Principle 3: Feedback without coaching doesn’t work
Freeing managers from the burdens of ownership (Principle 1) does not let them off the hook. But it does allow for a shift in how they interact with the process and the skills they will need to build. In the big scheme of things, organizations might get more return-on-investment from PM 2.0 by wrestling a little less with the measurement of performance and a little more with teaching managers how to be good coaches for their people.
Recent research confirms that providing feedback without the adjacent support of a coach leaves a lot of the value in these exercises on the table, and in particular, whether the individual sees growth in him or herself as a leader over time. One reason is that the translation of the feedback into priorities and specific actions is rarely self-contained in the feedback. This takes work and requires not only a motivated individual who wants to change but also a supporting process that builds awareness and alignment with the key people around him or her.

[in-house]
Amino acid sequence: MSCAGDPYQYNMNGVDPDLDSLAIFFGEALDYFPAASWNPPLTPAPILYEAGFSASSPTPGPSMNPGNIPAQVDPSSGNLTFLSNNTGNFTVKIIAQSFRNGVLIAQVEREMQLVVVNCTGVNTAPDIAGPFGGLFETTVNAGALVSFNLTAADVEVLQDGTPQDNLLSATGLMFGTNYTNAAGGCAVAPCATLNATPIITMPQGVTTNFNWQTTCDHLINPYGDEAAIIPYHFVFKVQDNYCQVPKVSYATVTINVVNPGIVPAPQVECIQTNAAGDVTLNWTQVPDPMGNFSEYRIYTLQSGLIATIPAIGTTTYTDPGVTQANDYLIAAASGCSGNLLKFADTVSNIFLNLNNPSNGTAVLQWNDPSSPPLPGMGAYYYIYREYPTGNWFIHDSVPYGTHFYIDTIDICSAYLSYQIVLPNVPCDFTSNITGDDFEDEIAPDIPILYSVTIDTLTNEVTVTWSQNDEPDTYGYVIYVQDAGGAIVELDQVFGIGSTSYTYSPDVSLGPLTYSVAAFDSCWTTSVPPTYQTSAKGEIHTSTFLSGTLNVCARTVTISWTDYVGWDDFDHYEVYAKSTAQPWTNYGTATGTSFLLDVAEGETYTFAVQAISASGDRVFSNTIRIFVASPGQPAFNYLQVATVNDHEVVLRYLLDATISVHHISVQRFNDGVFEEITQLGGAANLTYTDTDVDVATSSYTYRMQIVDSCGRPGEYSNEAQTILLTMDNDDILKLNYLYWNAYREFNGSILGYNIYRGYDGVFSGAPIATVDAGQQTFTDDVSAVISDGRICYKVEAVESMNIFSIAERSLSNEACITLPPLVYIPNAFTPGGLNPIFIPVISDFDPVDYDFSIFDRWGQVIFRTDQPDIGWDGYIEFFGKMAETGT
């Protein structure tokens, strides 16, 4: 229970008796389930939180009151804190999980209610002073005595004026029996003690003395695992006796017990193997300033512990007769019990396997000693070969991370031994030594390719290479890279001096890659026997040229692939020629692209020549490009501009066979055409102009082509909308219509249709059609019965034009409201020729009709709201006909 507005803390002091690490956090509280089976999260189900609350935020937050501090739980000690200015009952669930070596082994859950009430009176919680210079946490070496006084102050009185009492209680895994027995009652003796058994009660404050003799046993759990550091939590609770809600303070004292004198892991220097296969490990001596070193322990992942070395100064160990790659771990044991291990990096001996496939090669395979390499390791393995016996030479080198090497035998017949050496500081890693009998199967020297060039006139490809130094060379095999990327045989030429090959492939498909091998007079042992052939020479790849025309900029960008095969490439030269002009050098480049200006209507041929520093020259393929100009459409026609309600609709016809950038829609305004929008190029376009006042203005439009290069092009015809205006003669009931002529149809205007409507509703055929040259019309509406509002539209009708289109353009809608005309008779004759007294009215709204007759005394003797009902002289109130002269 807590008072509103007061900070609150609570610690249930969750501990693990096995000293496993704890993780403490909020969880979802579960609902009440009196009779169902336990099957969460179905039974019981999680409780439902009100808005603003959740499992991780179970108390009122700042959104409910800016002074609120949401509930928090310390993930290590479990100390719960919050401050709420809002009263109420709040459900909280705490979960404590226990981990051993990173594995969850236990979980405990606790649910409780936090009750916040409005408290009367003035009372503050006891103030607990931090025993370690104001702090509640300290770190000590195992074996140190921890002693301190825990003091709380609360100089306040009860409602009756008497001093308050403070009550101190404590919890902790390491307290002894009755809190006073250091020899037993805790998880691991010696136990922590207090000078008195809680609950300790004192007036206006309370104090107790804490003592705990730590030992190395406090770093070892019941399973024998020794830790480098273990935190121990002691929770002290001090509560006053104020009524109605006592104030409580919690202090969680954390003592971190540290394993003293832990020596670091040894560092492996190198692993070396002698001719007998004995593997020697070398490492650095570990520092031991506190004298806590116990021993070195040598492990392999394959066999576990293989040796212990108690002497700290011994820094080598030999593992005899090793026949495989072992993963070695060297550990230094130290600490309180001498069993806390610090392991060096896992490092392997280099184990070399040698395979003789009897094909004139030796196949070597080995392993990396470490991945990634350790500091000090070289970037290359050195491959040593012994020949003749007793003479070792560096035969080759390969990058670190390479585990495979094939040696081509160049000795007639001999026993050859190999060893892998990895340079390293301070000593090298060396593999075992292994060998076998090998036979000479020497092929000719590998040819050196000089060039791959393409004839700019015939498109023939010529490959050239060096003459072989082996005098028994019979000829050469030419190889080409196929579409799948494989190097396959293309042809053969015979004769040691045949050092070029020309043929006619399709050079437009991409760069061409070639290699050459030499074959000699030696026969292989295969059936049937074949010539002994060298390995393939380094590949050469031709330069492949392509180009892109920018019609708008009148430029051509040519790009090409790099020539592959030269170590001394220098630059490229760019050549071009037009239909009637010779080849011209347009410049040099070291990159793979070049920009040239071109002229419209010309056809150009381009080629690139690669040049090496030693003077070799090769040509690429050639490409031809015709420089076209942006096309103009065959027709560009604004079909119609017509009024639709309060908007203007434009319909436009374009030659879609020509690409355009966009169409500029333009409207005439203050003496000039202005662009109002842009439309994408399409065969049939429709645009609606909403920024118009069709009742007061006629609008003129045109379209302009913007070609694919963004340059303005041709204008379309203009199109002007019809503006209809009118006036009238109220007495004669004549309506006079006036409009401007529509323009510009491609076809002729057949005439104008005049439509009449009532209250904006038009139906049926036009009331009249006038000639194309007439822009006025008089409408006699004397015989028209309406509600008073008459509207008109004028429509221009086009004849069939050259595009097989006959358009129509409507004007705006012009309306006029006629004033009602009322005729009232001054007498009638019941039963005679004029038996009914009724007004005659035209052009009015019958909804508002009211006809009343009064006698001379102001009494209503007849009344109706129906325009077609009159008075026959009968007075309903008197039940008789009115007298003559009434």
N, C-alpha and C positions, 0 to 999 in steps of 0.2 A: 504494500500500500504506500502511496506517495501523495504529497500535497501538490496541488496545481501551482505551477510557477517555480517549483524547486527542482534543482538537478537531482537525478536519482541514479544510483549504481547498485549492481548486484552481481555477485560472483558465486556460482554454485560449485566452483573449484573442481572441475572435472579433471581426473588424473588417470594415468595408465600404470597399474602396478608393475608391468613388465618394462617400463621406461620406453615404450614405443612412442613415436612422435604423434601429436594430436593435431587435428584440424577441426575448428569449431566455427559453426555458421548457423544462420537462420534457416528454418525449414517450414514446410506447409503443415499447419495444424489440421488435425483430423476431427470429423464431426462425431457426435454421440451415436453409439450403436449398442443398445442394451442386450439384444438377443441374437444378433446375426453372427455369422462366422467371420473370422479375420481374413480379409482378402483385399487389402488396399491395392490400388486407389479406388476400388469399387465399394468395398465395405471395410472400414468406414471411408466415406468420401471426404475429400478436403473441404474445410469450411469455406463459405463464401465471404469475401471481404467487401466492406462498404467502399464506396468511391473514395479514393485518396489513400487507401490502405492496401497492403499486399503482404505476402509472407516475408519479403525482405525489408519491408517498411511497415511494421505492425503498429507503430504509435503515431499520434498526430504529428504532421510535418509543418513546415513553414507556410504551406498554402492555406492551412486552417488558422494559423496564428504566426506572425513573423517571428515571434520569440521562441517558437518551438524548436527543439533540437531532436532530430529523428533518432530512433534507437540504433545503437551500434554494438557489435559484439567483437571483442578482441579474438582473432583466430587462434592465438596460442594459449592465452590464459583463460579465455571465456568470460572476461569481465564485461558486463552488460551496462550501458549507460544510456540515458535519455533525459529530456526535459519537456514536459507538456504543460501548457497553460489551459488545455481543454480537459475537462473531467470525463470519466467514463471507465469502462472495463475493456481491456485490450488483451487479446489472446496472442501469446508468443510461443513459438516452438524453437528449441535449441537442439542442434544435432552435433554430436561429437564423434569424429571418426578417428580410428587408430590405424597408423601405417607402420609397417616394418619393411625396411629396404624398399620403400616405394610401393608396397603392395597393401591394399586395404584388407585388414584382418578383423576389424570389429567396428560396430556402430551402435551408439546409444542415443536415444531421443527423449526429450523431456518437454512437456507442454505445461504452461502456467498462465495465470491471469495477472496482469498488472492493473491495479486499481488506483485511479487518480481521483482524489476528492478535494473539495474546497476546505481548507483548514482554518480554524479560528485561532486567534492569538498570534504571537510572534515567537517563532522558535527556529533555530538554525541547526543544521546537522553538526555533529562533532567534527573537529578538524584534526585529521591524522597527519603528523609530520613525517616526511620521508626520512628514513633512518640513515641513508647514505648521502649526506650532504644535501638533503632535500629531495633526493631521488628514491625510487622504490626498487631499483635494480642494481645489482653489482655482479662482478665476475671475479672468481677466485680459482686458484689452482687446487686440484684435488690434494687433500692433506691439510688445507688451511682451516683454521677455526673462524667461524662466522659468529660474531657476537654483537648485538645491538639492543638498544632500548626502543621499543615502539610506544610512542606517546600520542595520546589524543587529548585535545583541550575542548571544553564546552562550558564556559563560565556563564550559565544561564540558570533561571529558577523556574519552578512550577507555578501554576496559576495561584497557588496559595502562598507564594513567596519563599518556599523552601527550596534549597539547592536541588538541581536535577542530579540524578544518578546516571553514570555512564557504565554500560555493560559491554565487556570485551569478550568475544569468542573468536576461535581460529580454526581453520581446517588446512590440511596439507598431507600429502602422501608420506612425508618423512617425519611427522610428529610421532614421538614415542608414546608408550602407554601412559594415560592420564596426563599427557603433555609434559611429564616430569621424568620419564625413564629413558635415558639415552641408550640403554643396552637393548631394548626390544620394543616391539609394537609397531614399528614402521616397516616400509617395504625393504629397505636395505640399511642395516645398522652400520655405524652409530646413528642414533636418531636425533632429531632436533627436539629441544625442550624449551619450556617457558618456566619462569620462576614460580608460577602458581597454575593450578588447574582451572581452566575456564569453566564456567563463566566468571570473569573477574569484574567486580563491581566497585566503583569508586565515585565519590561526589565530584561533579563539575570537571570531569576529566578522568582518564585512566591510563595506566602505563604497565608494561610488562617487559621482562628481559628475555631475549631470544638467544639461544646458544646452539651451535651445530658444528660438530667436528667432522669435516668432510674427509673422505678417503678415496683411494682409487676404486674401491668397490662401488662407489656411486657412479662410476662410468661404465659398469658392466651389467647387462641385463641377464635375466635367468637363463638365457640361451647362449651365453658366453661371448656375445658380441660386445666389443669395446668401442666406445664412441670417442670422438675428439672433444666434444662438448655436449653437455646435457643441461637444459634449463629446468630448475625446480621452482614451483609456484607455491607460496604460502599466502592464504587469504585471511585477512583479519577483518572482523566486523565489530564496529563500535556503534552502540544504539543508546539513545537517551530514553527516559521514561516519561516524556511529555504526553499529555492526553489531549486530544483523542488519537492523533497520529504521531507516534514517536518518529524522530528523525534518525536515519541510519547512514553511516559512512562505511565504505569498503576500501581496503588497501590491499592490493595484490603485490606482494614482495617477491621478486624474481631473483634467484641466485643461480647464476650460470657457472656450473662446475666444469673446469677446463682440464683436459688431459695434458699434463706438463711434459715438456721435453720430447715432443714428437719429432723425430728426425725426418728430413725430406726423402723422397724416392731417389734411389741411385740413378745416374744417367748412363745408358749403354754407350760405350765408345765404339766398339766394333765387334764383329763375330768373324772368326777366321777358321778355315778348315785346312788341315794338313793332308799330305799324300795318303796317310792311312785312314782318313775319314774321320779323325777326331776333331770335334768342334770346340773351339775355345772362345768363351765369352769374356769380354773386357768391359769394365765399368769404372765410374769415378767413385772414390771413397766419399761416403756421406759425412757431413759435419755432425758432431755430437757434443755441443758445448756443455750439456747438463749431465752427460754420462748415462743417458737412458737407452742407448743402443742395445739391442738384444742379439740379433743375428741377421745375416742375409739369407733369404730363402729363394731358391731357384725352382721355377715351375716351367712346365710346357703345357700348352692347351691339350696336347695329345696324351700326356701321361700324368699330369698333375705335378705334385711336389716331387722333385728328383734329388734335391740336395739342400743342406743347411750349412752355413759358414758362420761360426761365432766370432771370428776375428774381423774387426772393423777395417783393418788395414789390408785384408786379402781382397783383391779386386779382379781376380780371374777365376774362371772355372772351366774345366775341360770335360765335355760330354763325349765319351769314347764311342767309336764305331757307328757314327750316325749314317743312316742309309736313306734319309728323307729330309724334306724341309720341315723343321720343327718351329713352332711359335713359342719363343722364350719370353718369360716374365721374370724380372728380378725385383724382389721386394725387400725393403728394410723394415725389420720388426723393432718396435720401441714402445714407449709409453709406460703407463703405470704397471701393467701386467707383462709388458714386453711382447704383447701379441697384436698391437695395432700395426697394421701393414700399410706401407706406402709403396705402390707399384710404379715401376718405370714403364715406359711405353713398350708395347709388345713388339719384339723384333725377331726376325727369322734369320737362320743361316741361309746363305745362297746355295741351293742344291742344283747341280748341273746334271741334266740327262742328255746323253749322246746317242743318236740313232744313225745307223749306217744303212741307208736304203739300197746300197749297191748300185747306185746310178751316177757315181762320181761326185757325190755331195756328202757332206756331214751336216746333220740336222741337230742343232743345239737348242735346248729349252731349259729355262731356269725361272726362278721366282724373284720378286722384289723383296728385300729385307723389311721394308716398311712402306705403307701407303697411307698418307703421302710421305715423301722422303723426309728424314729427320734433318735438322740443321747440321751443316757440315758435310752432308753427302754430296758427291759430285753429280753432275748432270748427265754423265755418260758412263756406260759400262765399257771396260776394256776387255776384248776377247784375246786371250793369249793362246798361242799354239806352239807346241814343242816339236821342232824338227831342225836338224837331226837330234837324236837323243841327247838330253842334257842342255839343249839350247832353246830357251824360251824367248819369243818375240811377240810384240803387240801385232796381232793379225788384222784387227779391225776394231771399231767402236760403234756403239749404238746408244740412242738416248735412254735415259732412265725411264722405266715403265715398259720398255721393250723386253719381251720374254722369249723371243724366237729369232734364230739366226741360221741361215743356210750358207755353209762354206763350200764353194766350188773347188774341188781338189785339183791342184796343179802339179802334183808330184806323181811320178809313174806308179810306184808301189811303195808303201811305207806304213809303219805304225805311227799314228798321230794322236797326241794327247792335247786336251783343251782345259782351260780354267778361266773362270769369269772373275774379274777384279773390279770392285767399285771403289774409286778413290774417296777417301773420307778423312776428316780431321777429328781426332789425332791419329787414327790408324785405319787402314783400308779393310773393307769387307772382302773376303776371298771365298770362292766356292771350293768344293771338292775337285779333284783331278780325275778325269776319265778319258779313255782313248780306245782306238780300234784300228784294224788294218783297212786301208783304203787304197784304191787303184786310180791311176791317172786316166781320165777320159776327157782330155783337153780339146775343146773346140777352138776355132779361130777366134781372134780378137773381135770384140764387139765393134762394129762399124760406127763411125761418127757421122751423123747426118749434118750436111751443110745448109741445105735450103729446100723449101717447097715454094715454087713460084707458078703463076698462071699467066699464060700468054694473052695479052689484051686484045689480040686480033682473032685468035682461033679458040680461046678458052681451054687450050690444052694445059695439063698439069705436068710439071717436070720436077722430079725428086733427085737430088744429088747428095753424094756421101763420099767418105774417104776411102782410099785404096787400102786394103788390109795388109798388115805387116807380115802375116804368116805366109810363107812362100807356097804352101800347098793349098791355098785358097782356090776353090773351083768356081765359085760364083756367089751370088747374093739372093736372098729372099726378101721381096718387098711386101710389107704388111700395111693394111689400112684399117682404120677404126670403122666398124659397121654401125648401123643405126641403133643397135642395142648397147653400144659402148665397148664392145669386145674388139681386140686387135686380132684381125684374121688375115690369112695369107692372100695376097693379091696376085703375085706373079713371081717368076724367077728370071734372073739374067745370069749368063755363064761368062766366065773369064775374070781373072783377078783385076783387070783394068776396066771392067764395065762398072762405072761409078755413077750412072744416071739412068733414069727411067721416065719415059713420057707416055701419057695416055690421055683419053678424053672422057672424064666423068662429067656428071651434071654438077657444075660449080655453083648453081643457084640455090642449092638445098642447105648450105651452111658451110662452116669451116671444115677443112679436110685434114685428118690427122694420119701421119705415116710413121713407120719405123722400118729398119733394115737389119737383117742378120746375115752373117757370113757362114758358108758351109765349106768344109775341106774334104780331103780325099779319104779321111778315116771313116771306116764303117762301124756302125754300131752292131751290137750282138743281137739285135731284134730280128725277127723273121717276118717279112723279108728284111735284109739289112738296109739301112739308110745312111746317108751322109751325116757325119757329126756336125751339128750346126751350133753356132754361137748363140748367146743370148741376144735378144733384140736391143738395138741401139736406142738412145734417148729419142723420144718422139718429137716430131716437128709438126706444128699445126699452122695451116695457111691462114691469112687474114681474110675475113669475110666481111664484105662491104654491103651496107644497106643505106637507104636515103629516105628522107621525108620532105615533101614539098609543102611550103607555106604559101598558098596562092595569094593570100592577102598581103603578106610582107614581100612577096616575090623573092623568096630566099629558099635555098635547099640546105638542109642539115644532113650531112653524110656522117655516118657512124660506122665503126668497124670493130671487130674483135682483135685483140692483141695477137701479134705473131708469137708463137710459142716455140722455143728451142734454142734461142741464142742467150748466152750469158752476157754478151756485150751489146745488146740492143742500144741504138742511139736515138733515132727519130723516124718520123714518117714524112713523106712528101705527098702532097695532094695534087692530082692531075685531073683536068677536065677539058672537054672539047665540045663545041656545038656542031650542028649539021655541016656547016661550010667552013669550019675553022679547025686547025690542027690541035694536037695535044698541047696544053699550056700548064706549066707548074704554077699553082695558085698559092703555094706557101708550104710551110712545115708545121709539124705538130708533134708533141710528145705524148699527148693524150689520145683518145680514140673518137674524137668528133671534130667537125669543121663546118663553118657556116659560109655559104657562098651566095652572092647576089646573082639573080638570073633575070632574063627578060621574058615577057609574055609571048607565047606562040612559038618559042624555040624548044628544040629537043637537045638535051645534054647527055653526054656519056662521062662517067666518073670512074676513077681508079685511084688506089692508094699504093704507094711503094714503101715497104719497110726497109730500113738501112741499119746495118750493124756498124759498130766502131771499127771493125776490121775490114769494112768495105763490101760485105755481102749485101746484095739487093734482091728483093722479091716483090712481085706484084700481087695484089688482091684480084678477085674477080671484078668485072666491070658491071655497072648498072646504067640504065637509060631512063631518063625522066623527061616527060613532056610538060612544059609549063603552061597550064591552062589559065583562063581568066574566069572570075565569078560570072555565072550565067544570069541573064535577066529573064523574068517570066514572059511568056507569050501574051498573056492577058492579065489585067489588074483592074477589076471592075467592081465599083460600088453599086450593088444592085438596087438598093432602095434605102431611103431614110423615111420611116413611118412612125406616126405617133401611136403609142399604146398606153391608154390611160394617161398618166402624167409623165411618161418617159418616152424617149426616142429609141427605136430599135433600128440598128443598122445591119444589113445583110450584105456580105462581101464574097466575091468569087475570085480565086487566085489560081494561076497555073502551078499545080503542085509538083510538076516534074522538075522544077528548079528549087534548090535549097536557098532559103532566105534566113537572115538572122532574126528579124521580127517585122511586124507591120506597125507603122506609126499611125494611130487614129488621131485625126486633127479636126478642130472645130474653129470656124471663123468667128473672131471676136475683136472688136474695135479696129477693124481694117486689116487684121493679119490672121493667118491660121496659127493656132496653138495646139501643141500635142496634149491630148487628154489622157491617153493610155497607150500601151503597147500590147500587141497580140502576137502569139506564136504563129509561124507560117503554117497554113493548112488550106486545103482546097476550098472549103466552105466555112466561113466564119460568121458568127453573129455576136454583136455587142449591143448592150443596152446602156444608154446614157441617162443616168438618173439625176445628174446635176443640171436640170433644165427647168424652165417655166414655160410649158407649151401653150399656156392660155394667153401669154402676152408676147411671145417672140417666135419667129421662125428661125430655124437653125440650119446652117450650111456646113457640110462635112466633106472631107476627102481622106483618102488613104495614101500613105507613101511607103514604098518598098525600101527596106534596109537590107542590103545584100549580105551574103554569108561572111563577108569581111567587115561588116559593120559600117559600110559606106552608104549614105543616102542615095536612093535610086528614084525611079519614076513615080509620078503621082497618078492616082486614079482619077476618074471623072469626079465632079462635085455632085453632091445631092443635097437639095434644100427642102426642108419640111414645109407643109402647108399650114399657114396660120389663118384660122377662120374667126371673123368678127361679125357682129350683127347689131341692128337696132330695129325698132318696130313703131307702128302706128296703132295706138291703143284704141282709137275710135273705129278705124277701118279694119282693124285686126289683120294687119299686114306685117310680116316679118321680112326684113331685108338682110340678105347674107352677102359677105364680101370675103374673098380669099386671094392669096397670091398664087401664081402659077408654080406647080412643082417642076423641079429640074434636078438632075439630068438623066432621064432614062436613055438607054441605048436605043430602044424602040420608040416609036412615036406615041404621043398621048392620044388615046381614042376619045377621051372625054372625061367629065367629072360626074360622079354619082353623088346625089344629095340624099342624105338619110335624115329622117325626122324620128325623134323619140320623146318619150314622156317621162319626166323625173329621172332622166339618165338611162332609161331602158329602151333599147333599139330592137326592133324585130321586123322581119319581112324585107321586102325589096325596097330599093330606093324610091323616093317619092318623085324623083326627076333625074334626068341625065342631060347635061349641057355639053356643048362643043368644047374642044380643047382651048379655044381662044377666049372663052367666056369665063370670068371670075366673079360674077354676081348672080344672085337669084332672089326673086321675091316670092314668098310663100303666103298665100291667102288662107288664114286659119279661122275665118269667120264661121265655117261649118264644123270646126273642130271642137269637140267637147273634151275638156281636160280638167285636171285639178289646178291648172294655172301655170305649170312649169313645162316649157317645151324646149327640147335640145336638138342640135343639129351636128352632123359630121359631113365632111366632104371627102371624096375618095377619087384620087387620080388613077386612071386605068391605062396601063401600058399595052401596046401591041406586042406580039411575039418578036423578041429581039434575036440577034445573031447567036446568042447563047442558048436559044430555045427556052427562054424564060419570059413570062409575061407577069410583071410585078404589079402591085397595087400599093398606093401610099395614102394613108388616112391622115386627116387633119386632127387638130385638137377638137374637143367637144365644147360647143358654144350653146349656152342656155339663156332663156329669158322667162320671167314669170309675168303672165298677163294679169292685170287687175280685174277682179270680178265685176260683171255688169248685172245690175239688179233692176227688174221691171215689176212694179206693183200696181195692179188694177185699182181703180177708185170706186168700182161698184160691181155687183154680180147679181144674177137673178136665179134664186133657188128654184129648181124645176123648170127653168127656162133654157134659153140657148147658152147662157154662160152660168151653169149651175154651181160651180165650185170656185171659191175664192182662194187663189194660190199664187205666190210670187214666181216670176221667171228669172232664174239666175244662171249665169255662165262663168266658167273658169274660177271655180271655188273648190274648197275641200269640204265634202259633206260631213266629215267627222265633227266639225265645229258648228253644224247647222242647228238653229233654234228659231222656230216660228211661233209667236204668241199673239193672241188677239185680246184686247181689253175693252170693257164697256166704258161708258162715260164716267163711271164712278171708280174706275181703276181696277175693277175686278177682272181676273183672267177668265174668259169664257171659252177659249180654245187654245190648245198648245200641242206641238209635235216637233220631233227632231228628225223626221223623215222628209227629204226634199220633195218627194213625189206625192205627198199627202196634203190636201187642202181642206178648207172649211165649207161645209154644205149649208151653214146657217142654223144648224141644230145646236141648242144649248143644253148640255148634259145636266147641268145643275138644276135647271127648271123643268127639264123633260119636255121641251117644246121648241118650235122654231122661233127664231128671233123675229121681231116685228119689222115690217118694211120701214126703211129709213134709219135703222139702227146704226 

In this respect, PM 2.0 will need to replace the old “compartmentalized” view of individual performance with a wider-lens that also shines a light on key elements of the team, organization, and strategy. The most value will be created when the development strategies for people accurately reflect the specific needs of the business strategy (read J. Boudreau’s, “Trouble with the Curve” for an interesting take on this). And it seems reasonable to expect even more demand on coaching and coaching skills as a more complex view of individual performance and the surrounding context is embraced.
Development and evaluation: A paradox?